If extroverts needed another reason to talk about their behavior, a study identifying two types of extroverts gives them the perfect opportunity. Although only one type-agenic extroverts-may seek to capitalize on the information.
Brown University researchers Erica Grodin and Tara White discovered what they are calling the first-ever correlation between individuals with the self-identified behaviors of affiliative and agenic extroversion and more development in certain regions of the brain.
Agenic extroversion indicates sensitivity to reward, ability to identify and move toward achieving goals, persistence, and a desire to seize leadership. In common parlance: a go-getter. Affiliative extroversion comprises traits that are probably closer to most people's definition of an extrovert: social warmth, drawing meaning from close social relationships, and deriving joy from engagement with others. In short-a people person.
The study, which appeared in the journal Cognitive, Affective, and Behavioral Neuroscience, noted several similarities in neuroanatomy even after accounting for age differences among the subjects.
Using structural MRI scans of 83 men and women ranging in age from 18 to 54, the researchers found that both types of extroverts showed greater volume in the medial orbitofrontal cortex, one of the least understood regions of the human brain. Among the traits attributed to the orbitofrontal cortex are the adaptive learning presumed to be present when one is comparing the expected reward or punishment with the actual experience of reward or punishment.
It's also been associated with decision making, behavior evaluation, expectations of social reprisal, and suppressing negative emotions when, for example, playing a game of chicken (wherein one is required to quickly evaluate risk-reward).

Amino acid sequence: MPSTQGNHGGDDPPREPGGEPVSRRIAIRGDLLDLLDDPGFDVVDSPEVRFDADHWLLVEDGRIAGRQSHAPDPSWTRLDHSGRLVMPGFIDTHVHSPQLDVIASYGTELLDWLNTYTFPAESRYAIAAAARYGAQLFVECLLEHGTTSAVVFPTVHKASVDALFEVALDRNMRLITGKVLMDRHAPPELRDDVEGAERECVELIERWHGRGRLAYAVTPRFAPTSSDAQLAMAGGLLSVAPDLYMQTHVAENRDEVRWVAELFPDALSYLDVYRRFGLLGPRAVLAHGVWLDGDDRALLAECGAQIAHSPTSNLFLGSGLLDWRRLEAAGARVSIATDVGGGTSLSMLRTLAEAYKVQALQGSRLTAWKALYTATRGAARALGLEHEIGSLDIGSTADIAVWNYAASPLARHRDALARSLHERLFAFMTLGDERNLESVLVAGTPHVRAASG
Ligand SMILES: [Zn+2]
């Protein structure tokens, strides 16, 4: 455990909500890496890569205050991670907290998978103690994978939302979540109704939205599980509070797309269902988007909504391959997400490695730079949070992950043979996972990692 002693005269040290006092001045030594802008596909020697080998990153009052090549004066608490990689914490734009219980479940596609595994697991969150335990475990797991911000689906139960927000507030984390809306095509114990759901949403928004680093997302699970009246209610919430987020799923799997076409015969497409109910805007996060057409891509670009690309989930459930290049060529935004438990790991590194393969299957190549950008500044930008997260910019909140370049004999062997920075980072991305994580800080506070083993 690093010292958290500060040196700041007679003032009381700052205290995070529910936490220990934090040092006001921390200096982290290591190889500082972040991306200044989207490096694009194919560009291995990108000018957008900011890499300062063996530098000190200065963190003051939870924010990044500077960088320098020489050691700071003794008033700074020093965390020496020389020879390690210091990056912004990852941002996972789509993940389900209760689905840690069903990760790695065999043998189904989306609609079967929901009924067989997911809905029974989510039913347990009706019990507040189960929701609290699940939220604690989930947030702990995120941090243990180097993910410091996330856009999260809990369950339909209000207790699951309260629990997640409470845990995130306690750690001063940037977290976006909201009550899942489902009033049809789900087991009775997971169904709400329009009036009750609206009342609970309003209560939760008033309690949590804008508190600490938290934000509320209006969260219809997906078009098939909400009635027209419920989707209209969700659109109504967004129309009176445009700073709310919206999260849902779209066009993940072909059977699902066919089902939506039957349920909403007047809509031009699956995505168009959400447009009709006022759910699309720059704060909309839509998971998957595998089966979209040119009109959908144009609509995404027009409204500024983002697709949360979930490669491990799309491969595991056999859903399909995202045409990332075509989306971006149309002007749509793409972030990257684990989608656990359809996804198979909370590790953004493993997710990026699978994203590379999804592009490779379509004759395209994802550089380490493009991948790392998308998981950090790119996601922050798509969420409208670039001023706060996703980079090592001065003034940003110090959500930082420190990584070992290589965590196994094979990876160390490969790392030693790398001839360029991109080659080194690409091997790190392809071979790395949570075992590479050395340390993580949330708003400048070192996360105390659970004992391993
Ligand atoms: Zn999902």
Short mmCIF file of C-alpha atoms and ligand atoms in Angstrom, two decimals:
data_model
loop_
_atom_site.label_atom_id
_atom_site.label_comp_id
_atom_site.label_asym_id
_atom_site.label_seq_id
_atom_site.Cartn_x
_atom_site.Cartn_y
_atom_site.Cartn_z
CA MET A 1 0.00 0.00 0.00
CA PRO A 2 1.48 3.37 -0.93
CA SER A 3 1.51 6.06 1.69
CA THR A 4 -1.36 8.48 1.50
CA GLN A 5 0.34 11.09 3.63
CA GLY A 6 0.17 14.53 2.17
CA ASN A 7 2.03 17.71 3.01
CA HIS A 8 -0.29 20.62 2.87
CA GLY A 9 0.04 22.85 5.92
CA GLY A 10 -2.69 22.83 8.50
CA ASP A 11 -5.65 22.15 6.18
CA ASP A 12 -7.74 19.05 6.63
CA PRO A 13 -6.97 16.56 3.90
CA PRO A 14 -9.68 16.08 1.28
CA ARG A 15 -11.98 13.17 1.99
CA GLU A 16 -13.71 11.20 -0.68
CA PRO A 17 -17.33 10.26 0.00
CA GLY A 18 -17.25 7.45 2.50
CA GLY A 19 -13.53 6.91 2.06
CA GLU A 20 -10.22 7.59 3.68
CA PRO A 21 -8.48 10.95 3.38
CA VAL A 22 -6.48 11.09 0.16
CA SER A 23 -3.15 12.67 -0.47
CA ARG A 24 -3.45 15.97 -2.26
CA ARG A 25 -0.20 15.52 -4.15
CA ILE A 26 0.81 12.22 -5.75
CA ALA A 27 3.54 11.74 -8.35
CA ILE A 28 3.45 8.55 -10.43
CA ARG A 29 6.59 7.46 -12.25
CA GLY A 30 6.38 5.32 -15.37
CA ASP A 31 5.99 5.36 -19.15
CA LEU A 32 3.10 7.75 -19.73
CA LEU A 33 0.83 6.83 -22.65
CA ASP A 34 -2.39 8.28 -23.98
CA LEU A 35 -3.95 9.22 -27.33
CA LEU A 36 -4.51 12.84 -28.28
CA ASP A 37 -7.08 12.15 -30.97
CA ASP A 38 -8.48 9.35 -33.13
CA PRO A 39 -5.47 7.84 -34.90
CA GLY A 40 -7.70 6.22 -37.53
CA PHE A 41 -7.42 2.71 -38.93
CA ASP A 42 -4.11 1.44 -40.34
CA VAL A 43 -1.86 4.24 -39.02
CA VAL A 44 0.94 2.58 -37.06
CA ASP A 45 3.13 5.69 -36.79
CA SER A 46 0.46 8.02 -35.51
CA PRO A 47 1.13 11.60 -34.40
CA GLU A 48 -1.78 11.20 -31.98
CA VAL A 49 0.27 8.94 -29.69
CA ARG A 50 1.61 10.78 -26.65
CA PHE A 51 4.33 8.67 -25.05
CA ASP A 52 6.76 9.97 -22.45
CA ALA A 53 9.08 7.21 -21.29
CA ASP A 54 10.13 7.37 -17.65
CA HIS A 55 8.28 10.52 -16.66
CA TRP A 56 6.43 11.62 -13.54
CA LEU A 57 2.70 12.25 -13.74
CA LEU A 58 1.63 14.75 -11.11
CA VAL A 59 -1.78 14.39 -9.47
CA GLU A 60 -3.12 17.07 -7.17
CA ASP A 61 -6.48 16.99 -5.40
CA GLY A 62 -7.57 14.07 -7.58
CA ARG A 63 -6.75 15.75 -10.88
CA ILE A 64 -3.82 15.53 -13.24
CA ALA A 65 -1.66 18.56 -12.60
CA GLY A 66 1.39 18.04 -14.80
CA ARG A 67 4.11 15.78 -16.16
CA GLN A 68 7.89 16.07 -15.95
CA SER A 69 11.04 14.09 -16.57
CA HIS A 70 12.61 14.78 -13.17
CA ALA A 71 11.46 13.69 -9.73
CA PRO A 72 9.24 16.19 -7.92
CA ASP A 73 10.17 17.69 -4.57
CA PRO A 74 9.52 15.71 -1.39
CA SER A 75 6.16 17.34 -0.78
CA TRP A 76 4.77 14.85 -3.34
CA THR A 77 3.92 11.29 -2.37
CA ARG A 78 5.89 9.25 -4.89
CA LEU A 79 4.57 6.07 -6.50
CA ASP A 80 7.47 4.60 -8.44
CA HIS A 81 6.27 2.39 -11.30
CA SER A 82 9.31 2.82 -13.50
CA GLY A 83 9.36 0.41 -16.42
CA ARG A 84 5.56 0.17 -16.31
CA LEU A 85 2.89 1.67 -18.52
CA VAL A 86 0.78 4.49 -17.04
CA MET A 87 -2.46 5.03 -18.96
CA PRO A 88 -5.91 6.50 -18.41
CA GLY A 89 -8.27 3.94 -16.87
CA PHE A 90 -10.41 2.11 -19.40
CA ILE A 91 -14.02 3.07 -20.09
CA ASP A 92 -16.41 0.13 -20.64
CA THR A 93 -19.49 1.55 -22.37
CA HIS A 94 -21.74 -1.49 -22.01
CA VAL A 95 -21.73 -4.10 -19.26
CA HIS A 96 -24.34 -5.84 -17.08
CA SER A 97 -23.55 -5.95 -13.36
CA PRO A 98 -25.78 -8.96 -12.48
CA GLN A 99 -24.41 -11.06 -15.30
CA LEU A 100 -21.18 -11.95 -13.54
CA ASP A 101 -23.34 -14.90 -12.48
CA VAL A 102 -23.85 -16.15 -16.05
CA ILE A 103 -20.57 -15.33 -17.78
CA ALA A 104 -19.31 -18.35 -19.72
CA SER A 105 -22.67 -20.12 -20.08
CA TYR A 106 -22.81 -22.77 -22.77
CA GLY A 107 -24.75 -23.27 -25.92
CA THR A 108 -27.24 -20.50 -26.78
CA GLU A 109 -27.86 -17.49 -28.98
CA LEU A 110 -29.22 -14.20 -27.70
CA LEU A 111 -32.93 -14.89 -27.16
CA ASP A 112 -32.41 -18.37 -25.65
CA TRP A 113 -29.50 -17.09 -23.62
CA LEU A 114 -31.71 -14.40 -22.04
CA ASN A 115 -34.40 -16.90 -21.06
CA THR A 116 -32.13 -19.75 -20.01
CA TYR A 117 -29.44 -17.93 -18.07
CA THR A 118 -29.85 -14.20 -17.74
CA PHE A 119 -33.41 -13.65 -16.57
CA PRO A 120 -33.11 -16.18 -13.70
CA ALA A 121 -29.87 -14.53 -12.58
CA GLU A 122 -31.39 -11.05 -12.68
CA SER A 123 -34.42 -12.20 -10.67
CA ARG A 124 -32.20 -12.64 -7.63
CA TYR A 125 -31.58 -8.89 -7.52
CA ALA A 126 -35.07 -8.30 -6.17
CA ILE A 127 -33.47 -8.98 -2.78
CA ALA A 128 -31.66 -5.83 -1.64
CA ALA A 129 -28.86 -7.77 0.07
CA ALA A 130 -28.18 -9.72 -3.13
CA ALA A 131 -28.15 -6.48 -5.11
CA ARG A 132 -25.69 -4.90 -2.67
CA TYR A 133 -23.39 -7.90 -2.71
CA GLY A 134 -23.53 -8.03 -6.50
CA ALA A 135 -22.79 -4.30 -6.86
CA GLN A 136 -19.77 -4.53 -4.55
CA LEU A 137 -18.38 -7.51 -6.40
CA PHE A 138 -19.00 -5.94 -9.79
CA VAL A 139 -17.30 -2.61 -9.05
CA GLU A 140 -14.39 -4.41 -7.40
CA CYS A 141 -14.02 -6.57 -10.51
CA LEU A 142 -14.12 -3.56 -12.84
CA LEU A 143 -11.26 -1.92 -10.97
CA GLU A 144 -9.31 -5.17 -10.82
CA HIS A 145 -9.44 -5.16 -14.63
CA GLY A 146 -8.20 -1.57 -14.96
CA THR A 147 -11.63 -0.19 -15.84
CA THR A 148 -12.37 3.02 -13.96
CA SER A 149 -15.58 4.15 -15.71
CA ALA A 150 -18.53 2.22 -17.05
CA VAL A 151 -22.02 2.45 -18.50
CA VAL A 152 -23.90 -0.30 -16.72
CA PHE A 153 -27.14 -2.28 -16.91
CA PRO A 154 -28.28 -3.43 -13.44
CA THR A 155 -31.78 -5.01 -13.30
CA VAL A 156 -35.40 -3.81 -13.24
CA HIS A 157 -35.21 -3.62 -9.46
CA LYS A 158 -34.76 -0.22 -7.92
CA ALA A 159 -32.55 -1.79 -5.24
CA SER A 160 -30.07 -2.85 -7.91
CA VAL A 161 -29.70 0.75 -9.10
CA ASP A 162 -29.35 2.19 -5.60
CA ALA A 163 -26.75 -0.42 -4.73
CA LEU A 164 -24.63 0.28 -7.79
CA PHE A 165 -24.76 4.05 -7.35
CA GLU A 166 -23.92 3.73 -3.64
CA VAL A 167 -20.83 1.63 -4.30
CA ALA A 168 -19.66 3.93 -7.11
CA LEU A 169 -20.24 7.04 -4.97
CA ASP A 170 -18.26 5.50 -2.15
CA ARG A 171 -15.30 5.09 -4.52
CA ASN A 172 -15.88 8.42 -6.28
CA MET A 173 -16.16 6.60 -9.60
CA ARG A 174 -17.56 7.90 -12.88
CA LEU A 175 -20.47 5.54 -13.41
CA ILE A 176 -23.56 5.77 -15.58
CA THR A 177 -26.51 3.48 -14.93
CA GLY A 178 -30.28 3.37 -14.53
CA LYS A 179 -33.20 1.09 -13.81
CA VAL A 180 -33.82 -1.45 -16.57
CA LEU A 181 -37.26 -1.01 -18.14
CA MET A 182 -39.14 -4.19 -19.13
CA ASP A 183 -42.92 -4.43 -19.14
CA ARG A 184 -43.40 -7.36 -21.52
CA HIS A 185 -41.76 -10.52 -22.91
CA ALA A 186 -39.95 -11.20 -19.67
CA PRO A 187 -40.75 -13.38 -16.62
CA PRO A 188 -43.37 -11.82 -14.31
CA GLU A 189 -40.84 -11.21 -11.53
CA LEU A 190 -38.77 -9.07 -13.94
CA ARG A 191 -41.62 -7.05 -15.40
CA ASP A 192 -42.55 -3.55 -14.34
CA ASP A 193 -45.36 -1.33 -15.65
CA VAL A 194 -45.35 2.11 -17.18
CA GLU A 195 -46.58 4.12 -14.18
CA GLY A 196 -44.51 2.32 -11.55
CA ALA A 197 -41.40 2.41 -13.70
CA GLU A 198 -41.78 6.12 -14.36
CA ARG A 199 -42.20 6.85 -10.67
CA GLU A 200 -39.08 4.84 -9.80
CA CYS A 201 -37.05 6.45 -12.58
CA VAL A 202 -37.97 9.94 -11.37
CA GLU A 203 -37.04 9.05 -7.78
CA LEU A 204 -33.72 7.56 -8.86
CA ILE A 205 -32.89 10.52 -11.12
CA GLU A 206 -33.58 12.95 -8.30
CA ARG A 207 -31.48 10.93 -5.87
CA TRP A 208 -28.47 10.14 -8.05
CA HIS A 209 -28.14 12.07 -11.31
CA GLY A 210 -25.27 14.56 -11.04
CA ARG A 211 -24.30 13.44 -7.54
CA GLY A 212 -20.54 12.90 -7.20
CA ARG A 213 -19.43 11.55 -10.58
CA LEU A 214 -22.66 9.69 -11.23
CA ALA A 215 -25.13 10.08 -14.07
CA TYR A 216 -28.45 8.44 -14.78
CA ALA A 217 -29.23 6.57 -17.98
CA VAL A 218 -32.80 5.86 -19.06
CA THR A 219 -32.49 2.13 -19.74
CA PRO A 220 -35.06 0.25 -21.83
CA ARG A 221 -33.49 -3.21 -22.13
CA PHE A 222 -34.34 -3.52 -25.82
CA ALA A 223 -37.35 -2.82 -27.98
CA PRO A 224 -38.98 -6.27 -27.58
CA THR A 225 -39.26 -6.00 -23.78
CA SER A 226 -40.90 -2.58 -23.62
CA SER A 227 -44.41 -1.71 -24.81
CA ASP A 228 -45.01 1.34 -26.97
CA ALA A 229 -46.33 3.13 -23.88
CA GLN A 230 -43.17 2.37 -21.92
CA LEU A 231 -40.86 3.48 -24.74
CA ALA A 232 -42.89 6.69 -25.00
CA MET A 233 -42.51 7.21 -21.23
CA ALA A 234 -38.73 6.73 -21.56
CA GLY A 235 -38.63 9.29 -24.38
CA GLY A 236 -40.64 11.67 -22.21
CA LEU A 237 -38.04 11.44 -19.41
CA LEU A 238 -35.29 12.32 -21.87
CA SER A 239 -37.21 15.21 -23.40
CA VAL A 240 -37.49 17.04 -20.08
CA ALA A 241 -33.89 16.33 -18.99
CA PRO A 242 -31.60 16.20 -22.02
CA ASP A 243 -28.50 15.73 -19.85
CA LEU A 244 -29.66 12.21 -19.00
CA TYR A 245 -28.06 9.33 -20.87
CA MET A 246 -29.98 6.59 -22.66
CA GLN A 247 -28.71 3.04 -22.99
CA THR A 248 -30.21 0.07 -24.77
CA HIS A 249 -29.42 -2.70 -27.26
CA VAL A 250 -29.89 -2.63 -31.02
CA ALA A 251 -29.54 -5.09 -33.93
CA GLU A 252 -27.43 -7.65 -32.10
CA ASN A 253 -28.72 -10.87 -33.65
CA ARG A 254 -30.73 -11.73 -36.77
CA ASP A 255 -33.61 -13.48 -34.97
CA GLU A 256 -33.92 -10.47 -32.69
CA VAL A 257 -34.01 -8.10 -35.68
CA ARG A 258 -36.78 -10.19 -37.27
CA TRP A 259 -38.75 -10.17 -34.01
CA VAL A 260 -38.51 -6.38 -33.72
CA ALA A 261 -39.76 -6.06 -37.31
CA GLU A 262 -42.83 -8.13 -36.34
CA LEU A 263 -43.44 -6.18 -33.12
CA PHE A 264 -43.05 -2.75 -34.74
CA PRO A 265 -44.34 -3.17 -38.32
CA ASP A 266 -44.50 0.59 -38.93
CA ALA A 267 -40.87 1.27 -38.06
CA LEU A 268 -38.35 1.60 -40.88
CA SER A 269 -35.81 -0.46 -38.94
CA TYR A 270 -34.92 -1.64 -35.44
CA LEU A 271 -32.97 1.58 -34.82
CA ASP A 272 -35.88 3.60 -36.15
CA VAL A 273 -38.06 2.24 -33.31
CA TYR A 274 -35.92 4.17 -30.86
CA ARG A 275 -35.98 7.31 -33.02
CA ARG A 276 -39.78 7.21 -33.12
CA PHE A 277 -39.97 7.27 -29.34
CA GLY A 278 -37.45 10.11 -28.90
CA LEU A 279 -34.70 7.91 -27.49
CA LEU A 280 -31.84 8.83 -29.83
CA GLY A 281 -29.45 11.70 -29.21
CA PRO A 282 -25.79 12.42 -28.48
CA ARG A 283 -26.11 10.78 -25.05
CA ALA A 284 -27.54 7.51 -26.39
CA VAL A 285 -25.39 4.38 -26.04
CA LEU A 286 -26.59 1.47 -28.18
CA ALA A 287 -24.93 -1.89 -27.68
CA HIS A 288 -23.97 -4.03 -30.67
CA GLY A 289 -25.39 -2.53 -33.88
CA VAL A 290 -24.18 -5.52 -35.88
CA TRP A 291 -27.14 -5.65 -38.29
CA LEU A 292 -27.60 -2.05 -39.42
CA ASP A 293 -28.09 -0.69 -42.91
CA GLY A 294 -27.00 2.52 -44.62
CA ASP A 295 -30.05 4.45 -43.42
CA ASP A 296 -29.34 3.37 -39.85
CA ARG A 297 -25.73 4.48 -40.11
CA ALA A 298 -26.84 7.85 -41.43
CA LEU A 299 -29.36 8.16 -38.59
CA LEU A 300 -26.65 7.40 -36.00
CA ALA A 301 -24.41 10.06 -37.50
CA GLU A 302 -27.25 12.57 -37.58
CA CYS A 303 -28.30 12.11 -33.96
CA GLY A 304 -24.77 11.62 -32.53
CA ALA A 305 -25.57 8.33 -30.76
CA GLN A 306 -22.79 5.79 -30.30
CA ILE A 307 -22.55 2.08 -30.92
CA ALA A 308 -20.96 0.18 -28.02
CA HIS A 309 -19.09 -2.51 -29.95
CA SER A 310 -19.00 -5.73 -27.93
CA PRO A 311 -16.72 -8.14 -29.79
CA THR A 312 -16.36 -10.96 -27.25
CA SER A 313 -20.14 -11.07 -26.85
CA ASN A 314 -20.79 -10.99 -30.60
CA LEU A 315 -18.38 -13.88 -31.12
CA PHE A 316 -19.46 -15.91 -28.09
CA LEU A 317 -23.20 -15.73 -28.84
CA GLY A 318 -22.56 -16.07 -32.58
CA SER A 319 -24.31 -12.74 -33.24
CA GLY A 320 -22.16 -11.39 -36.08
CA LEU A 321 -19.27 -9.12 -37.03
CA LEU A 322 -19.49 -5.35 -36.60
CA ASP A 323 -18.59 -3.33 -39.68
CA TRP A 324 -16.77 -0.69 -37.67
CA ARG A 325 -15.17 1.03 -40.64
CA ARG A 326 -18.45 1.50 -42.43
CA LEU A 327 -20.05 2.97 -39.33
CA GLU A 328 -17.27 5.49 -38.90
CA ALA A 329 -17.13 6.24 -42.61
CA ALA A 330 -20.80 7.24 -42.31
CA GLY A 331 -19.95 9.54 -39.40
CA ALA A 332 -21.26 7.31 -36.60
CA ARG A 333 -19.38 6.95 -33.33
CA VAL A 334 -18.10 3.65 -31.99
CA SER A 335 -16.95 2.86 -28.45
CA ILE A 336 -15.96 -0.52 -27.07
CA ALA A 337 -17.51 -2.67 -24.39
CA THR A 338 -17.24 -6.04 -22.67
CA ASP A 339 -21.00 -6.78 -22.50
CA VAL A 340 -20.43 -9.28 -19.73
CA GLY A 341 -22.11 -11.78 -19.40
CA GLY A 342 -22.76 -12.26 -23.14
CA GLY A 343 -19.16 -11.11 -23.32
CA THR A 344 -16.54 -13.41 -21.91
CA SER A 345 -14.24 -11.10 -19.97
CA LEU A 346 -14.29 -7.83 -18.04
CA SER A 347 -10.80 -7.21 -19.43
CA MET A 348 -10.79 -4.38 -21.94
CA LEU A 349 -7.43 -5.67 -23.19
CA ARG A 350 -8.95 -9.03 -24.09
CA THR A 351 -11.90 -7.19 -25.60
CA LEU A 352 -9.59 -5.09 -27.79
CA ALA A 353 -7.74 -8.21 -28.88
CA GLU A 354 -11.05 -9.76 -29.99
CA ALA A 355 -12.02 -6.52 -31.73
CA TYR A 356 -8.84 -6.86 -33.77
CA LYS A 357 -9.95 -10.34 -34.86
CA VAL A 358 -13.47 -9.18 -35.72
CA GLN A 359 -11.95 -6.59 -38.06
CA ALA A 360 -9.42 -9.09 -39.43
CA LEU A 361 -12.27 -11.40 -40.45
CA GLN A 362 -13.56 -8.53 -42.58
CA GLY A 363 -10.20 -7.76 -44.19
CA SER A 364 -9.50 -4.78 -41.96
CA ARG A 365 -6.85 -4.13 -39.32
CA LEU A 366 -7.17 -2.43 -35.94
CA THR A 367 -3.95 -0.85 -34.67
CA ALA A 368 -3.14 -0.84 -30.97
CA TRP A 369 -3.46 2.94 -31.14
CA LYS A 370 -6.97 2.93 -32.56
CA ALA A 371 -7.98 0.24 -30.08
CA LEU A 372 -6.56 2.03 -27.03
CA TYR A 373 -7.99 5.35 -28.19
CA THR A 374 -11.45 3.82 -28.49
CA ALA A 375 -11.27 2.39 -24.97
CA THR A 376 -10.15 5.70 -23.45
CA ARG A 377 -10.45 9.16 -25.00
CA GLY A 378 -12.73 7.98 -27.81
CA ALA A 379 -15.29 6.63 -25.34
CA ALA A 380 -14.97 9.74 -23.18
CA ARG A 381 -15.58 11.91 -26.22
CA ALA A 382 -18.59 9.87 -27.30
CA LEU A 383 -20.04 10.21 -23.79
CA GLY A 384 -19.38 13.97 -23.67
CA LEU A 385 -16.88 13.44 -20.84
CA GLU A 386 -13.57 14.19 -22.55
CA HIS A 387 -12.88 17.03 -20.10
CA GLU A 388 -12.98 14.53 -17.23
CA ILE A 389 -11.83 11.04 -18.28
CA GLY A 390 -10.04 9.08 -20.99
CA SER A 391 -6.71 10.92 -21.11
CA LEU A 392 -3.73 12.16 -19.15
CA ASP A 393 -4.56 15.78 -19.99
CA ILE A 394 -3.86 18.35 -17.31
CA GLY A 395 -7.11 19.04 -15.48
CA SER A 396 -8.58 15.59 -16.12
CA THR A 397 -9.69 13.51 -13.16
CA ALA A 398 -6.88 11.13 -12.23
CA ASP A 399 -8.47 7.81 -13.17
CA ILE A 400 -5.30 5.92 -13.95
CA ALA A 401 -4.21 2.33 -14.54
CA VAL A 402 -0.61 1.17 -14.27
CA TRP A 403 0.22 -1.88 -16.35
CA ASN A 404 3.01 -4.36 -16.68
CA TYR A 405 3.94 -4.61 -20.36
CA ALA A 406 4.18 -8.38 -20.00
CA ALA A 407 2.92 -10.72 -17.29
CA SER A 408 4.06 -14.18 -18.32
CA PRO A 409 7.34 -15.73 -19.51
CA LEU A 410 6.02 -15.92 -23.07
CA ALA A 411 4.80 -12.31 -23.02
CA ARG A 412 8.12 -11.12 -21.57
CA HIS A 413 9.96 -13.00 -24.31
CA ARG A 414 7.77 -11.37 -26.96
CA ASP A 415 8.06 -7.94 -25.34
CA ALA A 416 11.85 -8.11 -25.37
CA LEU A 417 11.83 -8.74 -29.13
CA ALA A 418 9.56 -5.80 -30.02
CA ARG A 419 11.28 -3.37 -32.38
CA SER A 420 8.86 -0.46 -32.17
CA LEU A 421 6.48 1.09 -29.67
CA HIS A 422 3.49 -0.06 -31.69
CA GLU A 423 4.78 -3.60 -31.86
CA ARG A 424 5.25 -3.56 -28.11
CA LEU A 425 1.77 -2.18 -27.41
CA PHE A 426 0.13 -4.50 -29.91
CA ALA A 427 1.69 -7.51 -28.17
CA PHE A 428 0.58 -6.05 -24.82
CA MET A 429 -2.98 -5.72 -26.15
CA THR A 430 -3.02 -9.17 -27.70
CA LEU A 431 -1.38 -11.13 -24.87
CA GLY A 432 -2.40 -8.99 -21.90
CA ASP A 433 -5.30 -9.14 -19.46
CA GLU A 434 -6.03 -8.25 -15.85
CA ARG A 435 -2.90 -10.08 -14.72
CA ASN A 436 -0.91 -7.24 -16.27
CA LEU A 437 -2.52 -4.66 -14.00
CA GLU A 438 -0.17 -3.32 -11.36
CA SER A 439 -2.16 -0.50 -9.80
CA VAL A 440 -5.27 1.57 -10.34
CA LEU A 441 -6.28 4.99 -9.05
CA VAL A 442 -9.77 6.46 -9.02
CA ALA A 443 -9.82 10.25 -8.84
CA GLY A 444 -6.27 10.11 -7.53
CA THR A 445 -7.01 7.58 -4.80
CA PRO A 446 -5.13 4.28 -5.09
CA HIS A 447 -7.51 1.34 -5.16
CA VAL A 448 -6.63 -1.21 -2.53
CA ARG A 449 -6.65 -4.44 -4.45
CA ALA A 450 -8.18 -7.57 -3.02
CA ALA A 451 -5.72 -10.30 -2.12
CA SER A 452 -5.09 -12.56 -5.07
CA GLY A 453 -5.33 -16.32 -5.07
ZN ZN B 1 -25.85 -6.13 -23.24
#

White told New York Magazine that one of the significant components of the study is that people reliably self-report in terms of their emotional experiences of the world. Often in such studies, the self-reporting feature raises questions about validity because of the many inconsistencies in people's experience of being human. In this case, White noted, when people tell you about their experience of the world, it's reflected in their own mapped neural core.
The reward seekers-agenic extroverts-also demonstrated enhanced development in the left parahippocampal gyrus, left caudate, left cingulate gyrus, and left precentral gyrus. These regions are involved in learning about and memory for being rewarded, cognitive behavior control, and the planning and execution of voluntary movement toward a goal.
In addition, men in the study had greater volume in the right nucleus accumbens, which is involved in identifying rewards and the incentives toward attaining them.
There were no specific markers beyond the orbitofrontal cortex for affiliative extroverts-the people persons.
Grodin and White cautioned that the results of the study show simply an association between the behaviors and the neurology, and that no explanation is yet available as to why the neural regions in some people are larger or whether the traits are inborn or acquired.
The study utilized a neuroimaging technique known as voxel-based morphometry, or VBM, which registers each brain in the study to a template in order to account for anatomical variance from subject to subject. VBM analysis was specifically responsible for identifying several of the higher gray matter volumes. The technique was previously used in a somewhat famous study showing larger volumes in the hippocampi of London taxi cab drivers (http://www.scientificamerican.com/article/london-taxi-memory/).
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